Alex Rodriguez looked me in the eyes. It was last May. His New York Yankees teammates were stretching on the field at Kauffman Stadium. I asked him if he had used performance-enhancing drugs since 2003. His face turned serious. He leaned forward. This was a new Alex, he swore. One who respected people and the game and told the truth.
"I have not," he said. "I would not."
He never broke his stare, the product of all the time spent with the thousand-dollar-an-hour handlers who preached genuineness, as if that was something he could learn, as if a career-long fraud ever could be mistaken as real.
In Alex Rodriguez's world, one still infused with human growth hormone and synthetic testosterone as a bombshell Miami New Times report detailed Tuesday, there was no more potent cocktail than desperation and hubris. The continuum of A-Rod spans gifted to inept with all of the requisite bus stops in between. The marriage of his two prevailing character traits – how somebody so desperate for success was felled by his stop-at-no-costs chase of it – gives the greatest insight into the wild, confusing case of one of the biggest cheats in a sport full of them.
A-Rod denied the report's accusations in a statement Tuesday and immediately inherited Lance Armstrong's mantle as most desperately obvious doper who tromps along denying the existence of evidence that is either the biggest coincidence in the history of coincidences or, you know, true.
Let's see: The ledgers of an anti-aging quack in Miami, A-Rod's hometown, include more than half a dozen major league players – including one referred to as, at different times, "Alex Rodriguez," "Alex Rod," "Alex R." and "Cacique," which is loosely translated to mean "boss." If that weren't enough, Rodriguez's cousin and ever-present steroid bagman, Yuri Sucart, shows up in the diaries as well.
Anthony Bosch, the 49-year-old linked with the distribution of the drugs to Rodriguez as well as Nelson Cruz, Melky Cabrera, Bartolo Colon and Yasmani Grandal, kept damning records on all of them at his Biogenesis lab. And when a former employee leaked the records to the New Times, it shattered any picture of innocence Rodriguez wanted to portray before or going forward.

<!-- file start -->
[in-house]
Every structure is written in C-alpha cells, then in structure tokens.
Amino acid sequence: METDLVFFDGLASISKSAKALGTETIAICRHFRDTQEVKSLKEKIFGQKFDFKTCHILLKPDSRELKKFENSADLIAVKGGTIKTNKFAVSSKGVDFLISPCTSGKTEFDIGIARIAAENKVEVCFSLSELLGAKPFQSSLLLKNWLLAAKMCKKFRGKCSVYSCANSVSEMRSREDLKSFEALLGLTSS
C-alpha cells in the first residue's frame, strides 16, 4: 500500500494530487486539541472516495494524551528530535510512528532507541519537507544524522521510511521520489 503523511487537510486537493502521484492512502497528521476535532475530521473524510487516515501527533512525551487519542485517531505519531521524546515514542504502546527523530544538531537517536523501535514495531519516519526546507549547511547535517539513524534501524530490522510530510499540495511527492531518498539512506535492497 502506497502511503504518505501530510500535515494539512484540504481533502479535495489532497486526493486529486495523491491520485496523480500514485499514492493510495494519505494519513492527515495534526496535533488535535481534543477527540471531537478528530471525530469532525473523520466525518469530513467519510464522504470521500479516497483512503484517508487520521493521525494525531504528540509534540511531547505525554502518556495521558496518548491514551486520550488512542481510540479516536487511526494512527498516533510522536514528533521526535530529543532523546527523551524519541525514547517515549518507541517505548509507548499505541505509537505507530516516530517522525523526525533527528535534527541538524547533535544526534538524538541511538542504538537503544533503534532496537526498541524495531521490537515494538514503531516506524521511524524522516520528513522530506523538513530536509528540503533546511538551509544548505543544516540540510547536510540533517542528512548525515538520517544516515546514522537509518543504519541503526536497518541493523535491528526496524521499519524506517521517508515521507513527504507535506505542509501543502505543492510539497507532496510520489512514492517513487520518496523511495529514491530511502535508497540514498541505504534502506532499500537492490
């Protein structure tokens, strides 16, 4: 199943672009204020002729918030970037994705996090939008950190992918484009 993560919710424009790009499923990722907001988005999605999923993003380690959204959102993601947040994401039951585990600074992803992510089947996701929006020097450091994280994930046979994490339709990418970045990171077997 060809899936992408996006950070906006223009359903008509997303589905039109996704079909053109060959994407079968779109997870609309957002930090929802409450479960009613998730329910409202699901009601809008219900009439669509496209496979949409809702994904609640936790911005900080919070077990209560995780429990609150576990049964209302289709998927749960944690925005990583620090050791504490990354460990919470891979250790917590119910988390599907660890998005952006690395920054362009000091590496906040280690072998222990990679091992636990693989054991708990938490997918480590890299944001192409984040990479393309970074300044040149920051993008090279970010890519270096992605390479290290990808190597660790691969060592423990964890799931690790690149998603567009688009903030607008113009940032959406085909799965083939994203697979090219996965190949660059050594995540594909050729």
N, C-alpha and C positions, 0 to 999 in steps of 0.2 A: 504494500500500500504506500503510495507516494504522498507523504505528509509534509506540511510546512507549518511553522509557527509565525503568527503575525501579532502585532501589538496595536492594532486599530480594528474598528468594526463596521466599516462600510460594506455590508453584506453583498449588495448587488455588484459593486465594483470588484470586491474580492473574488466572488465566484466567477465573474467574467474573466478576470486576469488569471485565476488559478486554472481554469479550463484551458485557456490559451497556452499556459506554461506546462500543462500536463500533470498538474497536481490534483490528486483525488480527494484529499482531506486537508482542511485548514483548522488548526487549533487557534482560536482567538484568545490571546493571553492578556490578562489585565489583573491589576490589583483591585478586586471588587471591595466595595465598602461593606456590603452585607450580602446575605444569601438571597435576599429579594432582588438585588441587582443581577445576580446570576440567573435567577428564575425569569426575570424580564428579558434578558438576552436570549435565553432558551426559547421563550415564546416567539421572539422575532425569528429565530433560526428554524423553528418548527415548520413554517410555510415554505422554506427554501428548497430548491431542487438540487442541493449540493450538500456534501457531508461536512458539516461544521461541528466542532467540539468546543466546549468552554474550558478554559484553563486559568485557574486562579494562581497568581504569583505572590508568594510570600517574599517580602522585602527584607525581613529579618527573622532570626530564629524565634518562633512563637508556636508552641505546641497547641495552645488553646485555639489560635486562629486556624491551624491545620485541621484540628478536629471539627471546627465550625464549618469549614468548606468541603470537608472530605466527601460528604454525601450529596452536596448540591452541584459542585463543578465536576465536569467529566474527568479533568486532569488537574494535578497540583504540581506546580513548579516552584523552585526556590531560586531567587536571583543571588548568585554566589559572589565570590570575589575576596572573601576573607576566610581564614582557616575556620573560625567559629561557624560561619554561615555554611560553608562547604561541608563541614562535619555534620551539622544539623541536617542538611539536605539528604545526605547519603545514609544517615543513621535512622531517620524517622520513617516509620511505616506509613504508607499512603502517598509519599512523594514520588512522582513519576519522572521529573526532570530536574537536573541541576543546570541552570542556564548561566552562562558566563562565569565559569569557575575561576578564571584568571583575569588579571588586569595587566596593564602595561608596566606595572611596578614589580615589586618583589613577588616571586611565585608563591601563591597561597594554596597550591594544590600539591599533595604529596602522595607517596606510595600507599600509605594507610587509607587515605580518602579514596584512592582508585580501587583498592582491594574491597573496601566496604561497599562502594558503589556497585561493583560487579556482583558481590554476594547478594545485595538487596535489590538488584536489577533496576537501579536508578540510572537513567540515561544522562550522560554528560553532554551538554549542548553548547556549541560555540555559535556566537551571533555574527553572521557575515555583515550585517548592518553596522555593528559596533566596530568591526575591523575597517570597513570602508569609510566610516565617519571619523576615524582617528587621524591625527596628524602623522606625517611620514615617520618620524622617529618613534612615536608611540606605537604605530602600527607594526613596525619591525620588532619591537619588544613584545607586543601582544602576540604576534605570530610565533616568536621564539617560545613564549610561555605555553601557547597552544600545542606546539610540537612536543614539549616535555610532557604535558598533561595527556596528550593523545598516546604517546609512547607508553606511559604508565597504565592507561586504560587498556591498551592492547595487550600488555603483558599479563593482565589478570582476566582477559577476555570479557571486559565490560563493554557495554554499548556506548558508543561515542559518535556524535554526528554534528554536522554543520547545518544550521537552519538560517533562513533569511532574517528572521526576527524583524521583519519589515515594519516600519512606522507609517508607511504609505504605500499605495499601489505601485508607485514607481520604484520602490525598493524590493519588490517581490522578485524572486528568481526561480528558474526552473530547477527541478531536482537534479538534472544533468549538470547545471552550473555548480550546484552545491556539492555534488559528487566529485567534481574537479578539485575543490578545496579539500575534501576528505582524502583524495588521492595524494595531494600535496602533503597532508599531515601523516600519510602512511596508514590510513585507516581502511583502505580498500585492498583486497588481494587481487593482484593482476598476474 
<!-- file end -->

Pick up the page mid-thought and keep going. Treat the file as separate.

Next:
Unless Bosch is executing an elaborate long con that would involve the sacrifice of Cabrera, Colon and Grandal to MLB suspensions and potential jail time for himself, it is safe to think his records are accurate, particularly after the New Times cross-checked them with numerous sources who confirmed their veracity. And the records say A-Rod received HGH, testosterone cream, insulin-like growth factor, a testosterone lozenge called "troches" as well as other pharmacological goodies.
By going deny, deny, deny, A-Rod is following the trail blazed by Barry Bonds and Roger Clemens, both of whom to this day claim their innocence. While it's unlikely Rodriguez ever will find himself a target of a criminal proceeding, any law enforcement agencies that pursue Bosch will want to talk with him. Of course, the threat of perjury never deterred Bonds and Clemens. The bubble of innocence doesn't pop easy.
And so A-Rod is reduced once again to this: a punch line, a waste, a face on the Mount Rushmore of PEDs alongside Bonds, Clemens and Manny Ramirez. Once upon a time, when Rodriguez was still trying to claim he used PEDs only from 2001-03, he blamed it on being "young and dumb." Which would make him what now? Old and dumber?
Actually, that describes the Yankees well, too. When they signed A-Rod to a 10-year, $275 million contract after his 32nd birthday, they damned themselves to an ugly ending. Not even they could have imagined it this bad. Rodriguez is now 37 and still has $114 million left on his deal. As much as the Yankees would love to void it, the best they can hope for is a buyout that saves them a couple million or at least defers some of the money.
Because at this point, how can they allow him back? It's one thing to lie to the media. All in the game. To do so to people in his organization, though? To stare at them – senior members of the Yankees – and recite the same spiel about being a new man, a better man, a different man, one who wanted to conquer the sins of his past? If A-Rod weren't a broken-down horse, his degenerative hip needing another surgery that will keep him out untold months, maybe they welcome him back.
As is, they would be better off recognizing him for what he has become: a sunk cost. Viewing Rodriguez strictly through a prism of performance is impossible when the Yankees want, as much as anything, to strip from their organization not just payroll but the drama of last October. A-Rod is trouble magnetized. Not even the best can escape the pull.
Once baseball is gone, Rodriguez will realize what a sad existence he created for himself. He was given everything. Red Sox executive Allard Baird was frightened to file his scouting report on a high school-aged A-Rod because it was too glowing. A-Rod could've been an icon whose 647 home runs aren't subject to question and doubt. He has become a sullied, pathetic liar, an abuser of the game he loved, the only one who doesn't seem to understand the jig is up.
For Alex Rodriguez, that is and will forever be the truth.
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